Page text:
Trigger Row By Row Insert: 33.62 seconds
FBA Row By Row Insert : 05.12 seconds
so for performance of our Insert statements, winner is definitely FBA. if we check log sizes, Our log table which is inserted by trigger, has reach to 112MB but FBA related objects are 35MB. One of the best things about FBA is it does not generate much INSERT log records because the original data is already in our table. This feature has already given us a lot of space. So we can say that about logging size FBA is winner again!
PS: While running my codes, I want you to know that only FBA table is Tmp_FBA so while checking size of FBA related object I used “object_name like ‘SYS_FBA%” condition. I will explain those objects at the end.
Let’s run some UPDATE:
Trigger Update : 53.38 seconds
FBA Update : 02.25 seconds
Trigger Log Size : 96 MB (208 – 112)
FBA Log Size : 91 MB (126 – 35)
Winner is still FBA.
Trigger Delete : 48.24 seconds
FBA Delete : 01.92 seconds
Trigger Log Size : 104 MB (312-208)
FBA Log Size : 48 MB (174-126)
and winner is again FBA!
Everything is awesome but how can we see our logs in FBA? where are those logs? of course we can check the tables that FBA created automatically but there is a better way to see logs, Flashback Query:
you don’t even need to find the log table, just a flashback query will be enough to see historical data.
In my example I inserted 2 times all dba_objects into t_base_data table and I used this table to insert 2 times again into Tmp_FBA, that is why you see 4 COL$ tables.
finally, if you want to see FBA tables:
SYS_FBA_DDL_COLMAP_nnnnn is used to store column changes.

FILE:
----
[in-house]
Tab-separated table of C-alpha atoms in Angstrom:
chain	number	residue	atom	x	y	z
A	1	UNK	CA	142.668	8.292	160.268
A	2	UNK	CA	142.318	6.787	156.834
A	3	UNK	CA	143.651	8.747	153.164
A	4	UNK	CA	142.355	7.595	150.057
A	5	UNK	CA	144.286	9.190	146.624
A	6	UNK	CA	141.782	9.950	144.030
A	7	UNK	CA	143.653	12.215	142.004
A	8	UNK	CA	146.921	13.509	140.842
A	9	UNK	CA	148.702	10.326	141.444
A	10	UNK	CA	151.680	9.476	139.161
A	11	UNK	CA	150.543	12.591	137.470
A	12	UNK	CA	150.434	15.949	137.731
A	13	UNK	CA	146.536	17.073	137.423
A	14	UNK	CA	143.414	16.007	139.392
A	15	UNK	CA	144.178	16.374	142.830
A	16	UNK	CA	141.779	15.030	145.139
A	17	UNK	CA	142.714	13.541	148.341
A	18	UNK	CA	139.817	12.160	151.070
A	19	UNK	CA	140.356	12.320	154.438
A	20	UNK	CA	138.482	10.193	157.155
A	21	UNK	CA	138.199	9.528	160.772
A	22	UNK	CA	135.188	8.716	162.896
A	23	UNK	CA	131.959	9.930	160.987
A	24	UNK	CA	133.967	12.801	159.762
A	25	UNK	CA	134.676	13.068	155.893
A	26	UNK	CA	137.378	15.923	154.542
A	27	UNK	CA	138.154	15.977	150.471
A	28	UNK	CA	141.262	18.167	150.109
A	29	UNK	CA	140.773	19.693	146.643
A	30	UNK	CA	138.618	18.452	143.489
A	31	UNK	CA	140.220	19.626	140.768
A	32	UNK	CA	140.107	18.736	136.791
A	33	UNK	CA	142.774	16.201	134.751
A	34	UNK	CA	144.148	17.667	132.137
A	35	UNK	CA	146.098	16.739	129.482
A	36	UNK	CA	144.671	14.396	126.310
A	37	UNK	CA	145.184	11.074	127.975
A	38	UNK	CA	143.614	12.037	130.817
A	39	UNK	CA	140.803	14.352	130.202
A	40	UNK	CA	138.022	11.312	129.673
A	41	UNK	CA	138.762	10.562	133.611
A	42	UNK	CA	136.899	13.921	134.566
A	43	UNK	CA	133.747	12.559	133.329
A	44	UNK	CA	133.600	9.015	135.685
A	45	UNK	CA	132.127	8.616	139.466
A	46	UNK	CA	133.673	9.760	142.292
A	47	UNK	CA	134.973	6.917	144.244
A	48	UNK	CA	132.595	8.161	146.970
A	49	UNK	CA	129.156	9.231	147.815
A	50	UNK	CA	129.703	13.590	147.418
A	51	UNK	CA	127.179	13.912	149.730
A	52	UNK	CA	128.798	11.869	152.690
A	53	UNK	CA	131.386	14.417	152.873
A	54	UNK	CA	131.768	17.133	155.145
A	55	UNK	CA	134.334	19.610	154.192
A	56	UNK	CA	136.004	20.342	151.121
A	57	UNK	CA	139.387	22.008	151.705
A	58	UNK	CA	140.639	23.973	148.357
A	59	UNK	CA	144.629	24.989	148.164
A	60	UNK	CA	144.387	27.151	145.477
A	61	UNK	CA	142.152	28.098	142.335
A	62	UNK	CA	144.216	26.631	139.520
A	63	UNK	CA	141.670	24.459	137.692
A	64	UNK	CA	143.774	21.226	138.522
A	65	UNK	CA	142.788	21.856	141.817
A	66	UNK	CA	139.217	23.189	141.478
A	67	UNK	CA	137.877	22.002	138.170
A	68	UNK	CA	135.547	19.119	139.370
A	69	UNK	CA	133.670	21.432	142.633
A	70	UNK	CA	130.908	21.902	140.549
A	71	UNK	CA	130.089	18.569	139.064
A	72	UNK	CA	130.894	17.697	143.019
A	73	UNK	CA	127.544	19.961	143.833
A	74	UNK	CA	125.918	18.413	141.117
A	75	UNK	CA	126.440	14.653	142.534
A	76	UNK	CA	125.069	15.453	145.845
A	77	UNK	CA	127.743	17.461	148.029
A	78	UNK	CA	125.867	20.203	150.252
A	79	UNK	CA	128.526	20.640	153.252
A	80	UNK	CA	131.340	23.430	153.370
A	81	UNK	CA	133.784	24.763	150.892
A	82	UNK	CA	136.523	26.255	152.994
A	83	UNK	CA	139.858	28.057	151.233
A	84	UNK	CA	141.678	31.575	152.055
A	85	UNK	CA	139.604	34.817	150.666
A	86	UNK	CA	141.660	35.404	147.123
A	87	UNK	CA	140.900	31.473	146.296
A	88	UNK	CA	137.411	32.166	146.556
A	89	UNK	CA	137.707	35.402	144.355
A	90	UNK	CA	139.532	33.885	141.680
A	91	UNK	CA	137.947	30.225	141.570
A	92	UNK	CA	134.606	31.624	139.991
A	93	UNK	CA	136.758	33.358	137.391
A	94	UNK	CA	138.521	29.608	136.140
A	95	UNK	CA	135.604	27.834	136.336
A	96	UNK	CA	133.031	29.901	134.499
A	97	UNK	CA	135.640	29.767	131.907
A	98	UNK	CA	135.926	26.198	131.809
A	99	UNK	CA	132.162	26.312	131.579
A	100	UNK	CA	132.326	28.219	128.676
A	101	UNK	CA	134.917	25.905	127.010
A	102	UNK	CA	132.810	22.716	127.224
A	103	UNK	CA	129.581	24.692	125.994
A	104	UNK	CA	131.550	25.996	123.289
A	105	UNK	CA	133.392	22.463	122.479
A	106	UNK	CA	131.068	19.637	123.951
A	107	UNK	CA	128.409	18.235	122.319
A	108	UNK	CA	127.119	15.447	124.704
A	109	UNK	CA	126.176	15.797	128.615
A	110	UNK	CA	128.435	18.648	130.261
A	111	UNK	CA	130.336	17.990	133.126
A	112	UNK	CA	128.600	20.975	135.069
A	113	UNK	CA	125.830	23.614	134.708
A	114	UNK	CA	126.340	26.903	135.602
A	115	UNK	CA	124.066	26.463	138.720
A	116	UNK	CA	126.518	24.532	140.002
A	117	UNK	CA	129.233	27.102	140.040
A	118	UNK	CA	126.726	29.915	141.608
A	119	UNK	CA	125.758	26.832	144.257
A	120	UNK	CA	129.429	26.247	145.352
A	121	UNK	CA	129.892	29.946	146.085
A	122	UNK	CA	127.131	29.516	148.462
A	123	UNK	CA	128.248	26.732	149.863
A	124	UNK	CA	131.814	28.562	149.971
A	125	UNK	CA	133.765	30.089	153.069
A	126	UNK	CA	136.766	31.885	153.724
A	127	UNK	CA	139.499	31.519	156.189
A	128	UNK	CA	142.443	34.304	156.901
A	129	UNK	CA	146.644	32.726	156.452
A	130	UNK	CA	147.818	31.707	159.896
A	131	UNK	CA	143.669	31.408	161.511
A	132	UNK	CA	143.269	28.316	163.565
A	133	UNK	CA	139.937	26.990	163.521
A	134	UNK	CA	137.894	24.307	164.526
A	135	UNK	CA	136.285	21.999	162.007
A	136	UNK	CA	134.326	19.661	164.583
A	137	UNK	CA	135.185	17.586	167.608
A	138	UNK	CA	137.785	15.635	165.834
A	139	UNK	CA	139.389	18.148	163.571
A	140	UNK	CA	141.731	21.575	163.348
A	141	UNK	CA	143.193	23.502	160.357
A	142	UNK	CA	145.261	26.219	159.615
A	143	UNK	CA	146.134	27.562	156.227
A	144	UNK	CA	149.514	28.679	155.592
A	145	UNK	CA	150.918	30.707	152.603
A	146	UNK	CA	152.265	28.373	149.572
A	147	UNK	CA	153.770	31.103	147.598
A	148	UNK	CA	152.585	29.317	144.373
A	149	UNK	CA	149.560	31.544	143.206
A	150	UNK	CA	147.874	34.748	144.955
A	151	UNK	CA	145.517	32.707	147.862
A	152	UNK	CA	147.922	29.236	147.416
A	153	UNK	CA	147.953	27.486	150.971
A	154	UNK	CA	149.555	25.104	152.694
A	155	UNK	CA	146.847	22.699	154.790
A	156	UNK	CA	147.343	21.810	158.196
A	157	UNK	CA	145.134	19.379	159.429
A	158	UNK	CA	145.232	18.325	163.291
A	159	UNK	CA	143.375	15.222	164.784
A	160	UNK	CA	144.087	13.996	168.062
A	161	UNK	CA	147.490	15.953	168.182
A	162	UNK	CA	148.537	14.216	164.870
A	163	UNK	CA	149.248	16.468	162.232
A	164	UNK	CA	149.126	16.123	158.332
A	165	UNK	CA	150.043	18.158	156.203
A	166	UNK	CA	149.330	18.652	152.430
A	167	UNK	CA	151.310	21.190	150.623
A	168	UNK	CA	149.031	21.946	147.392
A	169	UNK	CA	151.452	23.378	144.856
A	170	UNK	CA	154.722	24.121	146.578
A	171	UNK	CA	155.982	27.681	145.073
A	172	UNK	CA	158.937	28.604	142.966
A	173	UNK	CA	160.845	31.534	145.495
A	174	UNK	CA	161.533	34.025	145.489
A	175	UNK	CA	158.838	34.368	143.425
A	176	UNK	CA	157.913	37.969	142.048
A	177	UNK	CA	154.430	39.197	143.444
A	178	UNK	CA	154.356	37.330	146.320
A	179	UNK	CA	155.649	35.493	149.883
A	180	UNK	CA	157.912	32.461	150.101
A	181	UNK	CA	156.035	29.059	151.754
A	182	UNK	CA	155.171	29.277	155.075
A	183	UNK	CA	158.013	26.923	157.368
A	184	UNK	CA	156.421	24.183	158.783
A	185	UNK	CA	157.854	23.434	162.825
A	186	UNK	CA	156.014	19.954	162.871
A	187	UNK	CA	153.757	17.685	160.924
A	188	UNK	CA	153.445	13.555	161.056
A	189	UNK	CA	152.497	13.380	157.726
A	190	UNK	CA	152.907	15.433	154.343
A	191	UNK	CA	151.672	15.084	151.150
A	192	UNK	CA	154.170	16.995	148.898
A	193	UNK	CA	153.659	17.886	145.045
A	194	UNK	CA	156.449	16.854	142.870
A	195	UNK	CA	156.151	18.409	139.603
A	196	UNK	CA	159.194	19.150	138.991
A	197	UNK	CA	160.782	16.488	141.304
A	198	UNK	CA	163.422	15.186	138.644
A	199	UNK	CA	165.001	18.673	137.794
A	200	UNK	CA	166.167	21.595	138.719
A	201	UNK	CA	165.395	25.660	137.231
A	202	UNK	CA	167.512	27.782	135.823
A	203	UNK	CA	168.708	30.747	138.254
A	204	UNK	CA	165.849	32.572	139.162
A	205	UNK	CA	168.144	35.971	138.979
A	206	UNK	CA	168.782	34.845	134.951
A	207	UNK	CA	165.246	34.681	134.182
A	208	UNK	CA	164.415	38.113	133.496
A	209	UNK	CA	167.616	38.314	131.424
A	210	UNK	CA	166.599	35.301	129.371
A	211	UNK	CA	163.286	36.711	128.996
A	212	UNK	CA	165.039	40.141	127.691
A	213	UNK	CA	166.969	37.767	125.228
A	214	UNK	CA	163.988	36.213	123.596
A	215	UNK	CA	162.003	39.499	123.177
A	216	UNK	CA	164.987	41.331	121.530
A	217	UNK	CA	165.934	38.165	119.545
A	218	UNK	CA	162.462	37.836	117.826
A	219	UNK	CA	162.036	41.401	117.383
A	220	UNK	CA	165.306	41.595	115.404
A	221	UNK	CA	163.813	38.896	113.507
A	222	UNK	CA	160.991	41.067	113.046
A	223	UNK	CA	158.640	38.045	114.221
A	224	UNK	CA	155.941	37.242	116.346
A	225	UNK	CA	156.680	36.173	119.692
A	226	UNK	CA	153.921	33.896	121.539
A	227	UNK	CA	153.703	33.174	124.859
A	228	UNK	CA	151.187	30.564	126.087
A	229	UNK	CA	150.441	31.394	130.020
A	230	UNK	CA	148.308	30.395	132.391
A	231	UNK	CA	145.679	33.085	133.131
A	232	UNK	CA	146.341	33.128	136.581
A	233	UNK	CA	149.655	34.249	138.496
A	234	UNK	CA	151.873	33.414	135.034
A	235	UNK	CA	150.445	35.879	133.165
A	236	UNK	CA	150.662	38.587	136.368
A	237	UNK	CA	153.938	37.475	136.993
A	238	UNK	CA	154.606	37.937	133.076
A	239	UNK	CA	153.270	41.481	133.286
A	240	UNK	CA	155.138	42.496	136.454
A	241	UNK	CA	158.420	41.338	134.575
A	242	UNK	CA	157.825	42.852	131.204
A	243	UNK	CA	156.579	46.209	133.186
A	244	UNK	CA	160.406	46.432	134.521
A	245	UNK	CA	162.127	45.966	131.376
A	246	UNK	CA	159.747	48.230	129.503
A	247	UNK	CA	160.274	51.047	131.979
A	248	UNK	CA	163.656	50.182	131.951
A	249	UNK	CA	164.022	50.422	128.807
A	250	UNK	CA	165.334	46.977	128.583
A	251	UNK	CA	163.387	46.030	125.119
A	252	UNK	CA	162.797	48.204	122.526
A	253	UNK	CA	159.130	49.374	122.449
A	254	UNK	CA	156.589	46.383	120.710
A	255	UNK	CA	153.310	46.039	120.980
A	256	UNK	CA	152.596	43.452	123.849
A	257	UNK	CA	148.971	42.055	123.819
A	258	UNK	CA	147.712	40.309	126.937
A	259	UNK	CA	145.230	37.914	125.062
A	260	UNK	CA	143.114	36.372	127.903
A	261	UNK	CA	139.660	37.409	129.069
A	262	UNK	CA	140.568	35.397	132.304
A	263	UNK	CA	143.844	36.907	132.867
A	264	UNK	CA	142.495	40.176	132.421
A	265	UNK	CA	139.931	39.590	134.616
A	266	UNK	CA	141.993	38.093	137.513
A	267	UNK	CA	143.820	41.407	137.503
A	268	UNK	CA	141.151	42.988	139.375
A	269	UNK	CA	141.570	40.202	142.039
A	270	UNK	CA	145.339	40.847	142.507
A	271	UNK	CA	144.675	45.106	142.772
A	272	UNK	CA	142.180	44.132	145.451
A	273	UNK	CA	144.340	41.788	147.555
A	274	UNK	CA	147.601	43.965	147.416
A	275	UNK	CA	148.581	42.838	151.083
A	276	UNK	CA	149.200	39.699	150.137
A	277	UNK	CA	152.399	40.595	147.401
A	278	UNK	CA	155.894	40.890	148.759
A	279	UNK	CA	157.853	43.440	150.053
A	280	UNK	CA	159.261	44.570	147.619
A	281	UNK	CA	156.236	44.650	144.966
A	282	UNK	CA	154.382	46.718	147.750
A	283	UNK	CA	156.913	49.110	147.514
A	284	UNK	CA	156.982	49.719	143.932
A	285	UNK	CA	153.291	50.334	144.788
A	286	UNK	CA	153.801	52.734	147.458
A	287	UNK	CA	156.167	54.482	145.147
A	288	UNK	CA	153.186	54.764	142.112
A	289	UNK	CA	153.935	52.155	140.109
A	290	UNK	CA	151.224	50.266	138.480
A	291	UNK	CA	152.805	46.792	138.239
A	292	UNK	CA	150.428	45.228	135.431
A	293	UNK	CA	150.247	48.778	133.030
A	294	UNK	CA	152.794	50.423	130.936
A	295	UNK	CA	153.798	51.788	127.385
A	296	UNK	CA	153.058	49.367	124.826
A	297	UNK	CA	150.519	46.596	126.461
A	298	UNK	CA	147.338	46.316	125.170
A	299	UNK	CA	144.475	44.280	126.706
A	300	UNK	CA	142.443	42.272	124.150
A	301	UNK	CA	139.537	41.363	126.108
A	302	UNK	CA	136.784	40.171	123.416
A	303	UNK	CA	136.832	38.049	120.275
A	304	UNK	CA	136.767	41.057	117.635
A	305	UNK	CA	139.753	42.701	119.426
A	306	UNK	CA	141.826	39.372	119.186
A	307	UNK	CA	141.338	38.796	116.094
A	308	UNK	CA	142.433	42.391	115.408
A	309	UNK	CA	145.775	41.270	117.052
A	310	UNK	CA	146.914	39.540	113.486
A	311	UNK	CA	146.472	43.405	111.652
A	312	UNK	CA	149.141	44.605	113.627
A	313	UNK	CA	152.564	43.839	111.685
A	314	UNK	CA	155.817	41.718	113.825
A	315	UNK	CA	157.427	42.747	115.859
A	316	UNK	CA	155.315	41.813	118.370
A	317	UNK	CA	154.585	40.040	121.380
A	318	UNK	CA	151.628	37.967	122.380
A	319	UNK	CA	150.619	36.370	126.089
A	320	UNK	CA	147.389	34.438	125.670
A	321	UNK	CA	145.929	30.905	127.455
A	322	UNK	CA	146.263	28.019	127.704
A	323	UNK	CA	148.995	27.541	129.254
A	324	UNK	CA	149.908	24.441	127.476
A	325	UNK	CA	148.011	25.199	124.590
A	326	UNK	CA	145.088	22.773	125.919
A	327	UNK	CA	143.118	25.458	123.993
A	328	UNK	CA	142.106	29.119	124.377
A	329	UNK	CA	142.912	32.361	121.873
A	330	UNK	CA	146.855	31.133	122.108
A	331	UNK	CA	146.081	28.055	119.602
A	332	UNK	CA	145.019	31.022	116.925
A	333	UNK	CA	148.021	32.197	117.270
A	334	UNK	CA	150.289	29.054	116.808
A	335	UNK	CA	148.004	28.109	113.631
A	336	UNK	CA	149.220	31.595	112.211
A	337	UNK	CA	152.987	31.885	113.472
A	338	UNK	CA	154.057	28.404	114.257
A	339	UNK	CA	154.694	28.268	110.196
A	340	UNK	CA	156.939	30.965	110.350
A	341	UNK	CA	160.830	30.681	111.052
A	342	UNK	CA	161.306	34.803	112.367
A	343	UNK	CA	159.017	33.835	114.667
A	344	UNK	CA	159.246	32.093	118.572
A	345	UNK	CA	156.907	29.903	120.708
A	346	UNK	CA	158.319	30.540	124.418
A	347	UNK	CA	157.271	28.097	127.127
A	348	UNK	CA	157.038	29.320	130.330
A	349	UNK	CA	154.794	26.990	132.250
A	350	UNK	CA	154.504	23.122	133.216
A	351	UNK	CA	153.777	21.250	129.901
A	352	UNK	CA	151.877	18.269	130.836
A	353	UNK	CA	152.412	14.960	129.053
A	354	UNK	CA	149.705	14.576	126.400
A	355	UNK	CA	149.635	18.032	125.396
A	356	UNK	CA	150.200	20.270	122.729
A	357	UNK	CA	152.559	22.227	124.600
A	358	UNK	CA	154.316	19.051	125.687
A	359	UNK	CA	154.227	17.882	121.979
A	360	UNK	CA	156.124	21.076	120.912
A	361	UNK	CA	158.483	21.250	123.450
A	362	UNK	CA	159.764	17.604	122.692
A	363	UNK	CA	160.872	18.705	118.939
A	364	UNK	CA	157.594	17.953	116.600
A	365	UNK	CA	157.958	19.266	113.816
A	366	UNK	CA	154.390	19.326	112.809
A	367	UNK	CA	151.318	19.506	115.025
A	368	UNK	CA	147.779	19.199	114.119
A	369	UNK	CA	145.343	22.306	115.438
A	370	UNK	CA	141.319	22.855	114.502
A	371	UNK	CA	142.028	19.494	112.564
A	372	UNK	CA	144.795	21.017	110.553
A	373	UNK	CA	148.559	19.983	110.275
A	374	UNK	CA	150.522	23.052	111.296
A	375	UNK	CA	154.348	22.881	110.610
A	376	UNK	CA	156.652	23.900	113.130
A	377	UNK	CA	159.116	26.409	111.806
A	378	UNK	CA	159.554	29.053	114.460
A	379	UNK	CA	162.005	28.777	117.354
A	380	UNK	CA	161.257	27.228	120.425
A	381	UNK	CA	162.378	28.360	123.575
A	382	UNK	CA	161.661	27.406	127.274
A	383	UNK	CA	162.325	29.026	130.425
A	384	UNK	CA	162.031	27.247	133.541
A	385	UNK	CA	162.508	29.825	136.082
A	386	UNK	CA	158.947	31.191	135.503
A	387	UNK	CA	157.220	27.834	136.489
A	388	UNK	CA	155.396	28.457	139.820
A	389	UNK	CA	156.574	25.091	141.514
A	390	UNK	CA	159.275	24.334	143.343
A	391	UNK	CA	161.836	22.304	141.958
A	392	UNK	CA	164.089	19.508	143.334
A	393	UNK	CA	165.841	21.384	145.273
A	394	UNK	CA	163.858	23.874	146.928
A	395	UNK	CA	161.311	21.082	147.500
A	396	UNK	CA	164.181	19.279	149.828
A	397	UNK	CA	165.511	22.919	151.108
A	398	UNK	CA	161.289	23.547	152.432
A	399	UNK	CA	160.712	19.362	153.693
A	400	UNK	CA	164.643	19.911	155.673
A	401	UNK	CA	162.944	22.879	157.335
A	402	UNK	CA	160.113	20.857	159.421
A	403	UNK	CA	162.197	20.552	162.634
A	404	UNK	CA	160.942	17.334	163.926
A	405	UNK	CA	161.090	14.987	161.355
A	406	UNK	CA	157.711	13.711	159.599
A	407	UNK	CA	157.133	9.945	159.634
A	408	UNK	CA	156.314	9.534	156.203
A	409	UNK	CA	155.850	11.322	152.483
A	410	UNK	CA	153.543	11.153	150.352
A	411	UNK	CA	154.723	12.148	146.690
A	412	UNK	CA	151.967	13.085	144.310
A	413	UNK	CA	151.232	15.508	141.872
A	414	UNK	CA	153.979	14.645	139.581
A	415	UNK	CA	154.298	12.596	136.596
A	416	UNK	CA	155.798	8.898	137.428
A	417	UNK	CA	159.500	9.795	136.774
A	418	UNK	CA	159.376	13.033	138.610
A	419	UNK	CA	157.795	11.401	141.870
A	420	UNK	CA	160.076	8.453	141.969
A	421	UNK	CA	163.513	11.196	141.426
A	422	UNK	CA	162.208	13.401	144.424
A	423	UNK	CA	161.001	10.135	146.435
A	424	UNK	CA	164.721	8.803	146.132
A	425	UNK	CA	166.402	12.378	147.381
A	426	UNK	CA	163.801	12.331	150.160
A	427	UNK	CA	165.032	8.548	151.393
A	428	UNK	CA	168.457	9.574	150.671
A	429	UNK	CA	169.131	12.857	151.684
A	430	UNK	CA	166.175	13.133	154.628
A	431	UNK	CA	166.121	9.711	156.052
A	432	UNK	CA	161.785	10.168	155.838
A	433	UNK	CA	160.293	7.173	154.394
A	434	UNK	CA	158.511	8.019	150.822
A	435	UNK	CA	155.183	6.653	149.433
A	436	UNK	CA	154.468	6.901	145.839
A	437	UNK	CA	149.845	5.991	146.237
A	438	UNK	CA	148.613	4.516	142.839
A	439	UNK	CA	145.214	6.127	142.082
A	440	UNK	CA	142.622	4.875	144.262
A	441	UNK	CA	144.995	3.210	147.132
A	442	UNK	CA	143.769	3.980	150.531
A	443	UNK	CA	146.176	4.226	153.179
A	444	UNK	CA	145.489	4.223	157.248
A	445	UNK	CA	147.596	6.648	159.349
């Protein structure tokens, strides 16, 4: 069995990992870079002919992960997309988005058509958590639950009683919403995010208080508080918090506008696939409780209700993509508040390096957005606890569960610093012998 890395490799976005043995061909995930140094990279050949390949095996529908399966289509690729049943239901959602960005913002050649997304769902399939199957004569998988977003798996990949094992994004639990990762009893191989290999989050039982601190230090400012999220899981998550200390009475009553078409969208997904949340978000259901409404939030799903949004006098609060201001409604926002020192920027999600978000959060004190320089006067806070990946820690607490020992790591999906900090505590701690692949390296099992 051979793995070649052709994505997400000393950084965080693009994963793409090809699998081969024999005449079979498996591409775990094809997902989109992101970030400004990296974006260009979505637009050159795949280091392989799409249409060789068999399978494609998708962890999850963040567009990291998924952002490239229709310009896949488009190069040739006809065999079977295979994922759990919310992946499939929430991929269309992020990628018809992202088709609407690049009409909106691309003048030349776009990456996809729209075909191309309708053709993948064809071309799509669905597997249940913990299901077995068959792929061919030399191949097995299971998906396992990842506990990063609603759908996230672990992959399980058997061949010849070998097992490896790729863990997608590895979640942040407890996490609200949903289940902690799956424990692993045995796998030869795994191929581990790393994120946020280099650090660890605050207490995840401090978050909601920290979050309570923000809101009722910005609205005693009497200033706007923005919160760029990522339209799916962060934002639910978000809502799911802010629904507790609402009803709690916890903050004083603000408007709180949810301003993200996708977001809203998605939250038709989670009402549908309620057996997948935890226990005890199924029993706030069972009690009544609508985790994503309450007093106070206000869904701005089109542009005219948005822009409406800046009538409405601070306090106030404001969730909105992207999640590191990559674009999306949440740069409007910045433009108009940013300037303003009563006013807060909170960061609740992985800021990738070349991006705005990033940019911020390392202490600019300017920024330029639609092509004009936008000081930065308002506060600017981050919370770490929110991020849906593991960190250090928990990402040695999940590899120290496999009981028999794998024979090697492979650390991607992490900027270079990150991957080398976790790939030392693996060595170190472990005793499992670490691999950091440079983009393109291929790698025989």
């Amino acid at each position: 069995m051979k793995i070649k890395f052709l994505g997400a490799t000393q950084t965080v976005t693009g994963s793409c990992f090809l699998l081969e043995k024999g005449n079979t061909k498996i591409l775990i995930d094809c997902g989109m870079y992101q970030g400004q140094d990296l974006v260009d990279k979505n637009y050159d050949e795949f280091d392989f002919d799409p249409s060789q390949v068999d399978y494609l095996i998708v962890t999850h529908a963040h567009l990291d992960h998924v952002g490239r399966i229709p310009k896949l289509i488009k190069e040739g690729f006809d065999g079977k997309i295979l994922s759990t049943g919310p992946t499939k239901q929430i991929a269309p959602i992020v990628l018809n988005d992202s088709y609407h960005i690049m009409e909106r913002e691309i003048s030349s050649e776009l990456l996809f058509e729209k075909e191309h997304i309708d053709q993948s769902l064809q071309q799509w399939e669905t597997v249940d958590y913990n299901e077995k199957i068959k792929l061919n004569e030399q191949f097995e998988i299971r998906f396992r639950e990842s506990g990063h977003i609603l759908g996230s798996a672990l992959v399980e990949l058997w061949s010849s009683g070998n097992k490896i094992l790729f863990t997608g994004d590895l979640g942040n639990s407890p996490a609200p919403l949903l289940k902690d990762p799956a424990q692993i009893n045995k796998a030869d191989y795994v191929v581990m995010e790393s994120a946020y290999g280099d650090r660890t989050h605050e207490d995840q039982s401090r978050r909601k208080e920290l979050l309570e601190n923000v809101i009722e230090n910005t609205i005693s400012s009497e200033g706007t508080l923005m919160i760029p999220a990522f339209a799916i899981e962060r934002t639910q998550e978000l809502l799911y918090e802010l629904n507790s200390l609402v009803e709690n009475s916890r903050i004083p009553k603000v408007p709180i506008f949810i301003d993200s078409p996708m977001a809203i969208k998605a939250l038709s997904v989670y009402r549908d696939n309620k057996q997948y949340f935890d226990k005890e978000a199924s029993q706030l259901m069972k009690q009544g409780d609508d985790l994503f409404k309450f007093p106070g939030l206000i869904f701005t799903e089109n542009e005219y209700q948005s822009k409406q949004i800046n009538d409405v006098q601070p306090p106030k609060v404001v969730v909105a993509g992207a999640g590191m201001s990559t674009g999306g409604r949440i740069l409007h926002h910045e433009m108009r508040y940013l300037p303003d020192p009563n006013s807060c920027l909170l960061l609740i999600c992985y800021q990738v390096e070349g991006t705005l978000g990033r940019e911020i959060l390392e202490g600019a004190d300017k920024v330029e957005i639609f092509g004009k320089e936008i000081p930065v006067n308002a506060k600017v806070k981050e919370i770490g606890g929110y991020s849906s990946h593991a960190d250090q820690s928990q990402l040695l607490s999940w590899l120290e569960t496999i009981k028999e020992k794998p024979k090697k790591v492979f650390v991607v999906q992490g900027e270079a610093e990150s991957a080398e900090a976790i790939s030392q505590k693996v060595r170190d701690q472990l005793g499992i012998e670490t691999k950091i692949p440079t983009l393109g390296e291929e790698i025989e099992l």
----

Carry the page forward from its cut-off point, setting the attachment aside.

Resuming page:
SYS_FBA_TCRV_nnnnn is used to store transaction informations.
SYS_FBA_HIST_nnnnn is used to store data changes.
also there are 2 default indexes on those tables.
Why FBA is so much faster?
trigger logging cause 2 actions. first calling a trigger which is a plsql object and then running an another insert statement. That means too much job to complete and context switch between sql and plsql.
FBA is using UNDO segments so basically it does no extra job! whenever you run a DML statement, Oracle copies all data which you are about to change to undo segments. if you commit, undo segments become obsolete (unless there is no select actively running) but if you rollback then all data in undo segments copied back to original table blocks. that is why commit is too fast but rollback is slow. Anyway, FBA reads undo segments which means your DML already generated undo blocks and FBA just read and save them. That’s all.
How about the Security?
One more time, FBA is the winner! You can not modify FBA related tables and by saying modify we mean any DML or DDL. even if SYS user can not drop or delete FBA related tables:
any user with drop any table or delete any table can delete your trigger base logging table but not with FBA! that brings a huge security advantage. of course a user who has flashback archive administer privilege can remove FBA from your table but this will be an obvious action because previous data will be also lost!
Based on results of my test case I decided to convert all my log structure to FBA but there are a few more tests that I must complete first like checking PMOs (partition management operation), compression on FBA (since I have advanced compression license) etc.
thanks for reading.